As part of the exam modernisation programme, the National Assessment Agency (NAA) has commissioned PriceWaterhouseCoopers to complete a financial model of the English examination system. The report estimated that the cost of running the examination system in 2003-04 was £610m, which includes the £370m cost of running the organisations involved in the exam system and £240m of staff time in delivering exam activities.
The scope of this model included the cost of most examinations in England such as GCSEs, AS and A-Levels, Key stage tests (primary and secondary), Key and Basic skills tests, BTEC, GNVQs, AEAs and FSMQs as well as individuals who enroll independently to do exams. David Gee, Acting Managing Director of the NAA, explained that the estimated costs also considered the substantial investment in valuable change that awarding bodies and NAA are currently directed towards.”Significant benefits have been realised since the report was prepared, with markers and examiners receiving better pay,” Gee indicated. “Over 3000 exam officers receiving training in good practice, schools have received information about invigilation and 40 regional field officers were recruited to visit schools and colleges to ensure that exam officers have the best possible support.”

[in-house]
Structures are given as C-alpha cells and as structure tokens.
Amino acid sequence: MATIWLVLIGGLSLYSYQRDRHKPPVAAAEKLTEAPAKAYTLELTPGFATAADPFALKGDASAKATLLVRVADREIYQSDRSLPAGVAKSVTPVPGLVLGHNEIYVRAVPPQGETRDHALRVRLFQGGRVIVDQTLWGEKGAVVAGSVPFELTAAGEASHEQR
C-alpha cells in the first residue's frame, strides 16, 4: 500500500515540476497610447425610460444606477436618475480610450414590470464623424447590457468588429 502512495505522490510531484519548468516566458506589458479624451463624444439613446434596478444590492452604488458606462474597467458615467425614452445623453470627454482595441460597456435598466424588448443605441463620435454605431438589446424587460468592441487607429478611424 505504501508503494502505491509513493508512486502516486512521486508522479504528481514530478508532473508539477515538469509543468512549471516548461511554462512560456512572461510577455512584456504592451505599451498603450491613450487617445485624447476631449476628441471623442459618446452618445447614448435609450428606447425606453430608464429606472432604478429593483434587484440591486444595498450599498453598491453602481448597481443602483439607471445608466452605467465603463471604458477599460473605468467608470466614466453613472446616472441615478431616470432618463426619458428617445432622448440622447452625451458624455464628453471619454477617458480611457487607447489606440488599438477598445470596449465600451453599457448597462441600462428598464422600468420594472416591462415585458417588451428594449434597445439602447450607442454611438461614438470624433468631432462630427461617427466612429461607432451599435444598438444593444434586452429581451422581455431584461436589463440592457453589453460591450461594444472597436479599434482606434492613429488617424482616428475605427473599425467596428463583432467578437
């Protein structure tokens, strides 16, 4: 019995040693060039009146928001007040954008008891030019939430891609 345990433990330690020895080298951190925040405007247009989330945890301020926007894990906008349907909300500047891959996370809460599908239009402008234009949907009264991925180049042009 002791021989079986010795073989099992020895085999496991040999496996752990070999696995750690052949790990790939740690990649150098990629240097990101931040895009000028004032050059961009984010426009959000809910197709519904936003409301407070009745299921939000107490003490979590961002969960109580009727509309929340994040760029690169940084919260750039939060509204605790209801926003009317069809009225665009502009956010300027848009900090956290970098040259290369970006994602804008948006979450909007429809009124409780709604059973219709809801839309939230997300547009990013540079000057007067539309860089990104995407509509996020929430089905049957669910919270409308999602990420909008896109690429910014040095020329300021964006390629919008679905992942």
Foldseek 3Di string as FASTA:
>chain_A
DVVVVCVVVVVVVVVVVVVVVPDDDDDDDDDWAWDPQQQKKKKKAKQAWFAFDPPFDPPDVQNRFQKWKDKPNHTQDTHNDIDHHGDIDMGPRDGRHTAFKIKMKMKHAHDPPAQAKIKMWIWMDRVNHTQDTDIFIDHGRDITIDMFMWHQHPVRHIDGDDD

Improvements in logistics are also being carried out for a more secured transportation of candidates scripts from the school to the Examiner. Nevertheless, the report did demonstrate that there is still scope for improvements in the processes used, especially in the dispatch of materials and accessibility of updated information.
Gee pledged that NAA will continue to work with schools, colleges and awarding bodies to ensure that the examination system is fit for the 21st century. The NAA, launched in April 2004, is a subsidiary body of the QCA to develop and deliver national curriculum tests and supervise the delivery and modernisation of GCSE and A level examinations.
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